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Polycystic Liver Disease: Can This Condition Develop Cysts In The Liver?

Polycystic Liver Disease: Can This Condition Develop Cysts In The Liver?

There are many spectrums of polycystic liver disease; most of them can be treated with simple procedures.

Written by Tavishi Dogra |Updated : December 21, 2022 7:57 PM IST

Polycystic Liver Disease (PCLD) is the presence of multiple cysts (usually more than 10), fluid-filled spaces of varying size (2 mm- 20 cm) - like small balloons in the liver. It is a rare genetic disorder, with one case per 100,000 population. However, PCLD cases have been on the rise in recent years; it is more so due to imaging techniques and health consciousness. Dr Sanjeev Rohatgi, Lead Consultant - Liver Transplant & HPB Surgery, Manipal Hospital Whitefield, Bangalore, says that this condition occurs almost equally in men & women. Still, due to the influence of hormones (estrogen) and, fertility & oral contraceptives, the growth of liver cysts is more rampant in females; hence, they are more symptomatic.

This condition presents in 2 variants:

  • PCLD with ADPKD (Autosomal dominant Polycystic Kidney disease) is genetically related and due to mutation of the PKD 1 or PKD2 gene
  • PCLD alone without APDKD- transformation in LRP 5 gene

Differential Diagnosis of PCLD

This condition is sometimes confused with the following:

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  1. A Simple hepatic cyst of the Liver.
  2. Biliary Hamartomas.
  3. A Juvenile Hydatid Cyst.
  4. A Parasitic Biliary Cyst.
  5. Cystadenoma.

Can Kidney Also Be Affected by Polycystic Liver Disease? Explains Dr Sanjeev

PCLD is usually accompanied by polycystic kidney disease. Around 90% of all patients who suffer from Adult PCLD are also diagnosed with ADPKD. The incidence of ADPKD is also high, with approximately seen in one in 800 live births.

  1. Symptoms of PCLD: The fantastic thing about polycystic liver disease is that the liver doesn't fail in these patients; the liver function is more or less normal, and only a marginal increase in serum Alkaline Phosphatase and GGT (Gamma Glutaryl Transferase) is noted. The symptoms occur because of the cyst's size and the patient's increasing weight. The patient loses muscle mass considerably even though they gain weight.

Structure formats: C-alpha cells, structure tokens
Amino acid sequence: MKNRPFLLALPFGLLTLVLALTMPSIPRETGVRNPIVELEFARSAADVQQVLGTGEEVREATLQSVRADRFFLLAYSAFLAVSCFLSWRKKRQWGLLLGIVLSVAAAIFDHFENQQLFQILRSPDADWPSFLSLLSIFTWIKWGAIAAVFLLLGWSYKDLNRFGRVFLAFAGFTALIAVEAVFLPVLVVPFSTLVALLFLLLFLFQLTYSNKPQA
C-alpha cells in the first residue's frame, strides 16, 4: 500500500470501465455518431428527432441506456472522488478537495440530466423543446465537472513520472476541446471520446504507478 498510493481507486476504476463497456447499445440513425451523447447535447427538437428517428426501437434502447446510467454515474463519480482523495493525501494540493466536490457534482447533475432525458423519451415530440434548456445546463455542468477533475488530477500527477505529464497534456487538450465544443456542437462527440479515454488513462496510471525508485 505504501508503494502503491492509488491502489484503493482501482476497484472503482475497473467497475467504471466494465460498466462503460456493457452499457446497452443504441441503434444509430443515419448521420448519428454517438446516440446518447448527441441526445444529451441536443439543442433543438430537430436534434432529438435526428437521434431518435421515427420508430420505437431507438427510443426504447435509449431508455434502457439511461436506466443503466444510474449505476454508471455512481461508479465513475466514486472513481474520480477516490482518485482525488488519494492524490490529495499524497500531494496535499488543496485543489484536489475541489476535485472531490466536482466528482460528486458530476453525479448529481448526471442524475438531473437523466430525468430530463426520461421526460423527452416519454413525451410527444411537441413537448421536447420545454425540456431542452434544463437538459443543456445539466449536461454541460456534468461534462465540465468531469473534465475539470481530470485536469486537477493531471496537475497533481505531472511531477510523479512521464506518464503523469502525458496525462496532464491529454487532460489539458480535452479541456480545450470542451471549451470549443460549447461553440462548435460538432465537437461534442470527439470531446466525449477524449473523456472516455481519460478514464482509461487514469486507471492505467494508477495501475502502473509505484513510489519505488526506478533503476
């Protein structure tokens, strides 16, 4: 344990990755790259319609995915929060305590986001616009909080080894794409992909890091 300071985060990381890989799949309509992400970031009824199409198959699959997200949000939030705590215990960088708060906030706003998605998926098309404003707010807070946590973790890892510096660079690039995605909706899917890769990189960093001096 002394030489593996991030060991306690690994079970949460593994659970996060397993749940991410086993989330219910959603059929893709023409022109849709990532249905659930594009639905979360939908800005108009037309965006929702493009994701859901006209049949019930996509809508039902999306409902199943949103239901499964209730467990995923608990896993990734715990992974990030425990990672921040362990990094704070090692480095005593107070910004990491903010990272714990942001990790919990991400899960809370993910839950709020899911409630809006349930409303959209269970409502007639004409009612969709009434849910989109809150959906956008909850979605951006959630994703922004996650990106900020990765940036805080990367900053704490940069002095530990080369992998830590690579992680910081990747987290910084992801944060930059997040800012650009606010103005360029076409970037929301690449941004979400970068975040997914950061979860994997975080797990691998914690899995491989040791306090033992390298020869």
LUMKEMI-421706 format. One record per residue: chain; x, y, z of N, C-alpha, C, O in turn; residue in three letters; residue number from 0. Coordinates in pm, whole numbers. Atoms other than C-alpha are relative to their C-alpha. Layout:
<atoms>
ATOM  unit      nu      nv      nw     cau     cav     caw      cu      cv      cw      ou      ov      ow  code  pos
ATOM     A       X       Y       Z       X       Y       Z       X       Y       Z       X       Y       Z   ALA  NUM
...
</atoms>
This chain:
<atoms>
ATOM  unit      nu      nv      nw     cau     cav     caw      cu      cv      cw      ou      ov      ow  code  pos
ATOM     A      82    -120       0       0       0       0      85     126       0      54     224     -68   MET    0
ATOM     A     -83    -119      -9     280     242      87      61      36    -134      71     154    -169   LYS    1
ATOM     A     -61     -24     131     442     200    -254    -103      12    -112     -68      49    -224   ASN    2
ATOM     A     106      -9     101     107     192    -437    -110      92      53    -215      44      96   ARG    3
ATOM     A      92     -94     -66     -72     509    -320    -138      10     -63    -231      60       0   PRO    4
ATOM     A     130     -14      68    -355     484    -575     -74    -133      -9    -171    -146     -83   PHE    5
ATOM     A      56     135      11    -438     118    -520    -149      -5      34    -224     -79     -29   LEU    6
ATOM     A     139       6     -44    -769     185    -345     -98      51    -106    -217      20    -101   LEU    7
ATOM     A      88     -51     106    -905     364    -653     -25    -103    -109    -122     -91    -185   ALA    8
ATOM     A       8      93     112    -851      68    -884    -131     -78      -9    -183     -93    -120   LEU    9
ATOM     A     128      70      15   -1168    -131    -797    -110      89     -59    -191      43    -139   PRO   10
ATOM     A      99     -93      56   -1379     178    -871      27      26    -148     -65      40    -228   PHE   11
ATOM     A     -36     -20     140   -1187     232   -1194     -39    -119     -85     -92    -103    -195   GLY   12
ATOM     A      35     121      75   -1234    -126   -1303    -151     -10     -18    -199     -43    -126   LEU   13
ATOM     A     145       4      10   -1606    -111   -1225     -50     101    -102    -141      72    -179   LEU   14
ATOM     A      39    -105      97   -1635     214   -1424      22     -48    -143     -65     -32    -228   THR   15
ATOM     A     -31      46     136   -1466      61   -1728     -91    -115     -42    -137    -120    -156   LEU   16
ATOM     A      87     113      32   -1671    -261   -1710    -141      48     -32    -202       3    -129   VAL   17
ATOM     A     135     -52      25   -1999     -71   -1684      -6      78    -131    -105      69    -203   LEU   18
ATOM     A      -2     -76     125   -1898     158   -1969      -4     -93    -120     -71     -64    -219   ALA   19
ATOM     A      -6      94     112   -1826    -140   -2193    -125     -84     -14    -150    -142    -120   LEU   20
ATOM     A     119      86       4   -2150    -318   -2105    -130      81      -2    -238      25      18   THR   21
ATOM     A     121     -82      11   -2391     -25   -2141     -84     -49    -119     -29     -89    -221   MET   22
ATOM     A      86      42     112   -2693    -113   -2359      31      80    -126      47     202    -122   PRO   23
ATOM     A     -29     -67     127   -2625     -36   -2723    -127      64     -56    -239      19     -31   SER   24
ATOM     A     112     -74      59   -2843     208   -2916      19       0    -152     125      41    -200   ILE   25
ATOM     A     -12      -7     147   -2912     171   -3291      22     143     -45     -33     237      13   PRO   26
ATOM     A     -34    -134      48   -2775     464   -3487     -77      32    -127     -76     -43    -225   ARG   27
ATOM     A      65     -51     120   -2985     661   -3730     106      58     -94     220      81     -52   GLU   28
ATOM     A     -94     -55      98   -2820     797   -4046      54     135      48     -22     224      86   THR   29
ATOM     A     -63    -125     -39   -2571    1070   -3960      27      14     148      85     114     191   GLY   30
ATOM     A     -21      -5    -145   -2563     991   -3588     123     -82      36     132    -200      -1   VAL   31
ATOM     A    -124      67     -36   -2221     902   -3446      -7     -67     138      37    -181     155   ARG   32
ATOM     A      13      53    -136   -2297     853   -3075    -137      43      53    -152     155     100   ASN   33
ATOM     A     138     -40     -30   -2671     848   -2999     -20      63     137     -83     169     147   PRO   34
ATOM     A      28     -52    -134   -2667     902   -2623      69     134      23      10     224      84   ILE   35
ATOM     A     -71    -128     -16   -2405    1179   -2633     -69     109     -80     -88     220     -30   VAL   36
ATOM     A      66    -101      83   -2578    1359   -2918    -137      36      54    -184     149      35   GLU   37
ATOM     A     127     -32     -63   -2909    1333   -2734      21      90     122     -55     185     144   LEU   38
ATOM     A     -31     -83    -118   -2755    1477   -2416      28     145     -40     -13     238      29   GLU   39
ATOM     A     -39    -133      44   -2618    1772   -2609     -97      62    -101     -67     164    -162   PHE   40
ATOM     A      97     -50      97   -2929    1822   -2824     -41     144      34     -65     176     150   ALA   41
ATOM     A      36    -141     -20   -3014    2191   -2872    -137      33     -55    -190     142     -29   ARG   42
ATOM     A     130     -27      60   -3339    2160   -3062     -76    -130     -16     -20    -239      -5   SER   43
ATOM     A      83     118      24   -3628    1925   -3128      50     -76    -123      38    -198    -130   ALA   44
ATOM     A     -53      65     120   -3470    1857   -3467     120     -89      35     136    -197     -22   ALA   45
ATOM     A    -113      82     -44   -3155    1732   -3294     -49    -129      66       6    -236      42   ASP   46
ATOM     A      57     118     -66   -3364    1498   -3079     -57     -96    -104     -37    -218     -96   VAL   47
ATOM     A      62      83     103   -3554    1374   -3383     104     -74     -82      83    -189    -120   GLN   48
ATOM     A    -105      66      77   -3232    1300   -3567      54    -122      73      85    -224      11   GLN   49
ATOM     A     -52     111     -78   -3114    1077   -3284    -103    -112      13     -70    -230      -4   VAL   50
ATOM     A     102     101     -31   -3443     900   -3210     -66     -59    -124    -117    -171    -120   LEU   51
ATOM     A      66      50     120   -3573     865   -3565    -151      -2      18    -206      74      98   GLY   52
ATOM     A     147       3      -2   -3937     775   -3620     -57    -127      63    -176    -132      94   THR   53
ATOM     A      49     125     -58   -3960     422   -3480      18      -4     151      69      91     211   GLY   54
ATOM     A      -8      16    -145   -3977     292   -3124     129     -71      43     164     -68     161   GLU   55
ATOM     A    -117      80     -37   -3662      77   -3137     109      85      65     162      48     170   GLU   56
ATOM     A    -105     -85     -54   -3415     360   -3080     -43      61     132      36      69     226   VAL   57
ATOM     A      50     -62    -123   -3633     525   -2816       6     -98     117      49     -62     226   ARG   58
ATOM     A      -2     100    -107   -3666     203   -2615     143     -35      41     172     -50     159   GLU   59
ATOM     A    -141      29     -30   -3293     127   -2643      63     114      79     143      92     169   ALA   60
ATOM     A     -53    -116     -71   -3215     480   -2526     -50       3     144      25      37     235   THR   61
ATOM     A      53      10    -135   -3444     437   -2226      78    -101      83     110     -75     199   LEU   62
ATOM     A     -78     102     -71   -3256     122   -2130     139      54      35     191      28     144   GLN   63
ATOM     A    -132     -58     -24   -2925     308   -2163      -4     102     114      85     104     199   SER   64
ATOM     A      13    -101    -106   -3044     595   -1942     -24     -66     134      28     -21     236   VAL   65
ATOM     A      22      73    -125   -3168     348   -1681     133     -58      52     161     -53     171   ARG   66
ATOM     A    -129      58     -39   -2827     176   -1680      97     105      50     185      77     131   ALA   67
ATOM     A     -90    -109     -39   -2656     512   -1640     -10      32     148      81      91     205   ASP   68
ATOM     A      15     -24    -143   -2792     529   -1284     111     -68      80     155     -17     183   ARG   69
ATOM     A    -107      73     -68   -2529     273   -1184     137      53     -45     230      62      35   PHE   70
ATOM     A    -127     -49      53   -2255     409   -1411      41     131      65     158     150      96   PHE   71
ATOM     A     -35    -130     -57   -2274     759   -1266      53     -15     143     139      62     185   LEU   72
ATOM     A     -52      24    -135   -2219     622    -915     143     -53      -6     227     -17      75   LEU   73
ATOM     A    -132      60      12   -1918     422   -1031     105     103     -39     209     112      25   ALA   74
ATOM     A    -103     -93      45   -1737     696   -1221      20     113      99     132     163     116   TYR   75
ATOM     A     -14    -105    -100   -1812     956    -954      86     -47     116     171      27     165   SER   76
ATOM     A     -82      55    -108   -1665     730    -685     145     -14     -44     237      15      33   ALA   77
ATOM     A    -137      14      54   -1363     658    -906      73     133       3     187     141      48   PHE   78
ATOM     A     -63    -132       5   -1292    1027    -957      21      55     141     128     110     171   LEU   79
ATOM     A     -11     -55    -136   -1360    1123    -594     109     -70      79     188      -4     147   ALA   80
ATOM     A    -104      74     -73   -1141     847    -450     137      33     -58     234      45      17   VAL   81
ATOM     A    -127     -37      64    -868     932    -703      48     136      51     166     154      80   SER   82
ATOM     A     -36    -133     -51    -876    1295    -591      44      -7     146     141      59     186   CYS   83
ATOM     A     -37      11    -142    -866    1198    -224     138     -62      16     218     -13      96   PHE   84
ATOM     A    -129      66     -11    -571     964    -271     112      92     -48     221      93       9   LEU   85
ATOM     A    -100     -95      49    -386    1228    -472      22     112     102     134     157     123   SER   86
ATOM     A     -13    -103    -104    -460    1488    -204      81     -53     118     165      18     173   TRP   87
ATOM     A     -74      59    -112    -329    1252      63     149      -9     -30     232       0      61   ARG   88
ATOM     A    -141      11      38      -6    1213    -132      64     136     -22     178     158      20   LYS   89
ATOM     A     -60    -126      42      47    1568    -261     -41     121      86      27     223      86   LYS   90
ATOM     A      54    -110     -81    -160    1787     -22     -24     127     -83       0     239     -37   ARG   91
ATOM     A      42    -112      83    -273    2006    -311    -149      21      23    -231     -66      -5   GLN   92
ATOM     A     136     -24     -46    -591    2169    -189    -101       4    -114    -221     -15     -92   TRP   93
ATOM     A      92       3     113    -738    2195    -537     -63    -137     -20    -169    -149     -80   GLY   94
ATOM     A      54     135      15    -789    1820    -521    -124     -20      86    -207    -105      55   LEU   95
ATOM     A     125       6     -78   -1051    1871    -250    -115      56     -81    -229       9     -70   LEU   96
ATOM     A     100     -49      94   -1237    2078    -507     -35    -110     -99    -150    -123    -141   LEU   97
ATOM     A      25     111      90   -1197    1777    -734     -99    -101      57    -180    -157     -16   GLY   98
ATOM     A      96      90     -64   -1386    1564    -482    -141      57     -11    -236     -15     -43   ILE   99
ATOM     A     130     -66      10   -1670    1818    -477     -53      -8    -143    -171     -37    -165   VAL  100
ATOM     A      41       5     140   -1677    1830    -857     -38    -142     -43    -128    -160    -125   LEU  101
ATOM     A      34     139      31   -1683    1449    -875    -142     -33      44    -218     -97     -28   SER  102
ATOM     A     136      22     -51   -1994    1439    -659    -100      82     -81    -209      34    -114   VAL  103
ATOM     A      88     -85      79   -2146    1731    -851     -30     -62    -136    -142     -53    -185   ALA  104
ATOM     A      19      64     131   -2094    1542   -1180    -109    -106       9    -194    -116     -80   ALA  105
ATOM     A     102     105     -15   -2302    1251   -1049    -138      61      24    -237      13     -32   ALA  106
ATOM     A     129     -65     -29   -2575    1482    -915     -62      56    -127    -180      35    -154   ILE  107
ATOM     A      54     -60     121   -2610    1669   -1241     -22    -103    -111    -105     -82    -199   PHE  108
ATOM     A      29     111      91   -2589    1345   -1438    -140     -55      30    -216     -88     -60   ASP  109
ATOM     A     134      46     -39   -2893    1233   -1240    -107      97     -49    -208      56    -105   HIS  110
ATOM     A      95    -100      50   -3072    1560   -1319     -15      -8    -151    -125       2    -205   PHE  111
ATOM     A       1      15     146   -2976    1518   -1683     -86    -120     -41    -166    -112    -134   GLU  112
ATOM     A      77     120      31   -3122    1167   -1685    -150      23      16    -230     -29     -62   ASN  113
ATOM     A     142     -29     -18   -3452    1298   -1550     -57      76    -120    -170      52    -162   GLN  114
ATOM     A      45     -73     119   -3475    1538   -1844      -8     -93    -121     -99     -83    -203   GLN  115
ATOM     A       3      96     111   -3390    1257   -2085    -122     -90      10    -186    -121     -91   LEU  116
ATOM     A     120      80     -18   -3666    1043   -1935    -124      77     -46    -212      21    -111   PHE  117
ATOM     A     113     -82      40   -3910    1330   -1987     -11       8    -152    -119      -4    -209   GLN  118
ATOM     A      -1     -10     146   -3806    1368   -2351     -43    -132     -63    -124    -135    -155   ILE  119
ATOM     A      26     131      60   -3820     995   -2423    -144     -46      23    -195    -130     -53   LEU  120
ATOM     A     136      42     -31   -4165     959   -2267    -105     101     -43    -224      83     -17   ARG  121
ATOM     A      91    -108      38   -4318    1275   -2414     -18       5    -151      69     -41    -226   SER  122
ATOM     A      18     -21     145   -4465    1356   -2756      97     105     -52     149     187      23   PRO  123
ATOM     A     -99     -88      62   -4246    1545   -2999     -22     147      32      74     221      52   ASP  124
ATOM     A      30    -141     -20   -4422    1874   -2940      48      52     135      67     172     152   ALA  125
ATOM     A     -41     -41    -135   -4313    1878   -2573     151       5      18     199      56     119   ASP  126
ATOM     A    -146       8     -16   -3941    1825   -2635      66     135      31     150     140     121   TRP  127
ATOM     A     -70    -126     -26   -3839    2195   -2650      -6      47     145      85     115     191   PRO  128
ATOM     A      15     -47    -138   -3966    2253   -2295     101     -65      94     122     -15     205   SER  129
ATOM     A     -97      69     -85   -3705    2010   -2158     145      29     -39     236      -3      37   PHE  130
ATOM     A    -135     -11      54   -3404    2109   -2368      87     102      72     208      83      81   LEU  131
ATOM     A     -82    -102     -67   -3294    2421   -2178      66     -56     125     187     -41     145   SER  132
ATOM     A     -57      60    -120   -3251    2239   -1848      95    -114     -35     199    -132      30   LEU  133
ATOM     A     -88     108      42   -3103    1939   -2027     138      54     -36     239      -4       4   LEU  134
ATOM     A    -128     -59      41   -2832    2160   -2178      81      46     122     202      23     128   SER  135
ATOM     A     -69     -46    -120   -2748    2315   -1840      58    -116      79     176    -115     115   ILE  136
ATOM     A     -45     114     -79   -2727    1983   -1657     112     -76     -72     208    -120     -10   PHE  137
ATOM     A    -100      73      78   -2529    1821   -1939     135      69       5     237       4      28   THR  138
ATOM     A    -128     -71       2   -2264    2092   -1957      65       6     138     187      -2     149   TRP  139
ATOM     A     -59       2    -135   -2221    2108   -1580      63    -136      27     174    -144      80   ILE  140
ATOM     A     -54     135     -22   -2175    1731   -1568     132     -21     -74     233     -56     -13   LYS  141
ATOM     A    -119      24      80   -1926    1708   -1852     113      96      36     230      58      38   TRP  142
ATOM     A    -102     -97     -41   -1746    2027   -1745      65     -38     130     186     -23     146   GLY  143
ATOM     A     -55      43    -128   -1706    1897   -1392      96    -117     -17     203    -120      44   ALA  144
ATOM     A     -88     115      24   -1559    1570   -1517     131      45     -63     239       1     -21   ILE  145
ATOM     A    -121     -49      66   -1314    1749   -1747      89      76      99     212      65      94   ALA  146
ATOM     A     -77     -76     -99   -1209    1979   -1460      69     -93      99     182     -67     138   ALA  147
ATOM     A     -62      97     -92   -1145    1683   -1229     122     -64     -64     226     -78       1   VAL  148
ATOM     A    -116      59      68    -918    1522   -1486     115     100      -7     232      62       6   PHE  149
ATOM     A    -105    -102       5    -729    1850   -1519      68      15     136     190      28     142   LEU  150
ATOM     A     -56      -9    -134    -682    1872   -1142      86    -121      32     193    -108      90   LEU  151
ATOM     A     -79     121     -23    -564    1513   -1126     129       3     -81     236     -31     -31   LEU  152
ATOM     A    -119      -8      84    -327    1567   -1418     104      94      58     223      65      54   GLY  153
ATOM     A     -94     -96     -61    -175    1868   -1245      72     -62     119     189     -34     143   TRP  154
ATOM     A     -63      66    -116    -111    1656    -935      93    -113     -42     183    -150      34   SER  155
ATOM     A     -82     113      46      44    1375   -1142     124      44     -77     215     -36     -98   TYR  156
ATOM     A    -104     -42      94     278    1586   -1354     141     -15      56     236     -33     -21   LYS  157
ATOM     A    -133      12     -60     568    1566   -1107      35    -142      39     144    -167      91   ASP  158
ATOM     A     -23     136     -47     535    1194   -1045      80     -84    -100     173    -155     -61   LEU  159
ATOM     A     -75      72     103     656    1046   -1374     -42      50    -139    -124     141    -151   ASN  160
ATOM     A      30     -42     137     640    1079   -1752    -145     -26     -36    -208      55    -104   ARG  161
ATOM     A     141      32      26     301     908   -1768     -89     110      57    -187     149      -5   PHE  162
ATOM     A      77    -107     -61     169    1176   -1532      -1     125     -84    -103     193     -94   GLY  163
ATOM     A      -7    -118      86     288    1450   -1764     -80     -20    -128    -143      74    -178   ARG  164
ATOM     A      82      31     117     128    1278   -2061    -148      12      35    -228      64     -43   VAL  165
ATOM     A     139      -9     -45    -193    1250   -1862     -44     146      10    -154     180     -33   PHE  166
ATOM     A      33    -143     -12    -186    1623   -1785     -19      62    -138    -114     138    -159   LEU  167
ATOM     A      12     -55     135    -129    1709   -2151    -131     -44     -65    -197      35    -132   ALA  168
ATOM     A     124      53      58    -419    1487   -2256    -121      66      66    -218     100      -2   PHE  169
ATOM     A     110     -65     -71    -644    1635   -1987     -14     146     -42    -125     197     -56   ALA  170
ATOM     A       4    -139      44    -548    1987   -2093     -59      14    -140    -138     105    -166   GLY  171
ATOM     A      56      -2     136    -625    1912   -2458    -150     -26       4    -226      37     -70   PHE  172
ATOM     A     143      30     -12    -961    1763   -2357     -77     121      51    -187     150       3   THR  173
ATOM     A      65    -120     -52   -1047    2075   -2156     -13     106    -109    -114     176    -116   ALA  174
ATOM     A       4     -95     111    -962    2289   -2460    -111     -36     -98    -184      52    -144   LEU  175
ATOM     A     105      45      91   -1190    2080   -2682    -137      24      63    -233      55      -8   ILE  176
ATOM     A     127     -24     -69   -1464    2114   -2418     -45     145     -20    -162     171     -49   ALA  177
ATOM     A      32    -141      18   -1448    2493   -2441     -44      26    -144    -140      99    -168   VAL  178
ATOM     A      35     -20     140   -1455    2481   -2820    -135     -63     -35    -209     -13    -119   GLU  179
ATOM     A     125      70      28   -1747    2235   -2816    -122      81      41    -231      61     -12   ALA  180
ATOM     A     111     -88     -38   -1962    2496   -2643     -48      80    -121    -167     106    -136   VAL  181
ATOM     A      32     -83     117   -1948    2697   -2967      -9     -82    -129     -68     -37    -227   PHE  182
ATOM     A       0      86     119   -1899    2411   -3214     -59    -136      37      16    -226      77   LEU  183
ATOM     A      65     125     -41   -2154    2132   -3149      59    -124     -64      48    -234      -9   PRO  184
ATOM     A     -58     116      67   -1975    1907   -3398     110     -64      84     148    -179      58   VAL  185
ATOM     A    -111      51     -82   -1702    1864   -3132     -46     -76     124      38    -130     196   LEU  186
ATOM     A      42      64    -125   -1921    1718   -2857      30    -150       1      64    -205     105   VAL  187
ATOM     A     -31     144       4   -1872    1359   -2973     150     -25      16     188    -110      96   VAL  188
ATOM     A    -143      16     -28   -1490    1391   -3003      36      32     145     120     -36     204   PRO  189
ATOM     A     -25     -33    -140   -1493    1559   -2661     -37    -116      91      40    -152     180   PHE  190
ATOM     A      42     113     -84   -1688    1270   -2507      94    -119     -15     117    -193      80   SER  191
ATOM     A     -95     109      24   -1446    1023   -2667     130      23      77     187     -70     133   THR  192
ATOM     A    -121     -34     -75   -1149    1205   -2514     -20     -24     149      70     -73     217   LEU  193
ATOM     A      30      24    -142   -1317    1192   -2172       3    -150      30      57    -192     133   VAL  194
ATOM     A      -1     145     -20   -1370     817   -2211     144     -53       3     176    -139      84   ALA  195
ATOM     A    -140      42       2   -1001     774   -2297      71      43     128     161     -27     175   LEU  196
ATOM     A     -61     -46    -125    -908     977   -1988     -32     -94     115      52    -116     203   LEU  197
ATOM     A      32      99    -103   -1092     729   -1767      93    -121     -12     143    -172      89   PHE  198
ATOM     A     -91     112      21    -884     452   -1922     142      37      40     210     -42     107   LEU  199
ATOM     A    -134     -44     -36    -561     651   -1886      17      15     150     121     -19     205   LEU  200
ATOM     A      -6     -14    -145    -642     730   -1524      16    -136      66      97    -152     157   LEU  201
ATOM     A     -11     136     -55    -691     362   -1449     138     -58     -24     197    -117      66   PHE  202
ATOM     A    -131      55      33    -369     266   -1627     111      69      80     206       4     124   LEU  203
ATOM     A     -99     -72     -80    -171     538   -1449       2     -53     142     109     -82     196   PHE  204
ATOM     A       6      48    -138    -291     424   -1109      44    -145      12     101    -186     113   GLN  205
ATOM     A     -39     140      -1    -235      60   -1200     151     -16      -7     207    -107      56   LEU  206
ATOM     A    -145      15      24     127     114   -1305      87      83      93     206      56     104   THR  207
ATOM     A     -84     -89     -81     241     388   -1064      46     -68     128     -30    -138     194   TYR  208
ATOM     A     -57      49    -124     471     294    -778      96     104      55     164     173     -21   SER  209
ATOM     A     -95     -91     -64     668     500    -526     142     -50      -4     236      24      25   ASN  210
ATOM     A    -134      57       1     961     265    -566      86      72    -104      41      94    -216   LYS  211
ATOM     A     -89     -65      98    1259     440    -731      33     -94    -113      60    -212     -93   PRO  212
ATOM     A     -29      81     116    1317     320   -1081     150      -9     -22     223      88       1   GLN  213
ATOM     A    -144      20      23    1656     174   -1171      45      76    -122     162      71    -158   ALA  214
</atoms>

2. Nonspecific symptoms: Include discomfort, pain, acidity, and difficulty breathing. Specific symptoms may include swelling of the abdomen, nausea, vomiting, early satiety (meaning they feel full after eating a small meal), and shortness of breath. They may also experience swelling in the legs (leg oedema) as the main blood vessel, and the inferior vena cava gets compressed due to the enlarged liver. In addition, abdominal pain can result from bleeding in one of the cysts. Thus, when there are episodes of severe pain, one must seek immediate medical attention.
  3. Managing Patients with PCLD: It is difficult to identify these patients early because they don't show much derangement in blood tests. The usual story is that the patient visits the doctor for some other ailment or nonspecific symptoms, and Ultrasonography, CT scan, or MRI scan reveals this condition.
  4. Treatment Non-Surgical Approach: The first line of therapy is watchful waiting meaning doing nothing till the symptoms become pressing. Medical therapies are recommended to decrease fluid production (long-acting injections of somatostatin analogues). In addition, as these cysts relate to the female hormone estrogens, anti-hormone treatments are prescribed for women, and the avoidance of hormonal contraceptives is recommended.
  5. Treatment Surgical Approach: There are many spectrums of polycystic liver disease; most of them can be treated with simple procedures. The results are very gratifying, and the patients can lead healthy lives.

The surgical approach includes:

  1. Laparoscopic fenestration of the cysts.
  2. Removal of part of the liver.
  3. Liver transplant.

Laparoscopic Fenestration

It is best when one or two cysts cause significant problems. In simple terms, it means bursting the fluid-filled spaces and removing the part of the wall of the cyst so that it doesn't form again. In particular large cysts located near vital structures and restricted to one or two segments of the liver, causing many symptoms, then part of the liver is removed by surgery.

Burnt Out Syndrome

In severe cases, especially with Burnt out syndrome (when the whole liver is studded with small and large fluid-filled cysts), the patient experiences extreme discomfort, abdominal distension, and umbilical hernias. As this is a rare occurrence, the number of patients needing transplants is even lesser. If cysts are present in both the liver and kidney and the kidney functions start to deteriorate, which is usually the case, a transplant for both the liver and kidney may be performed together.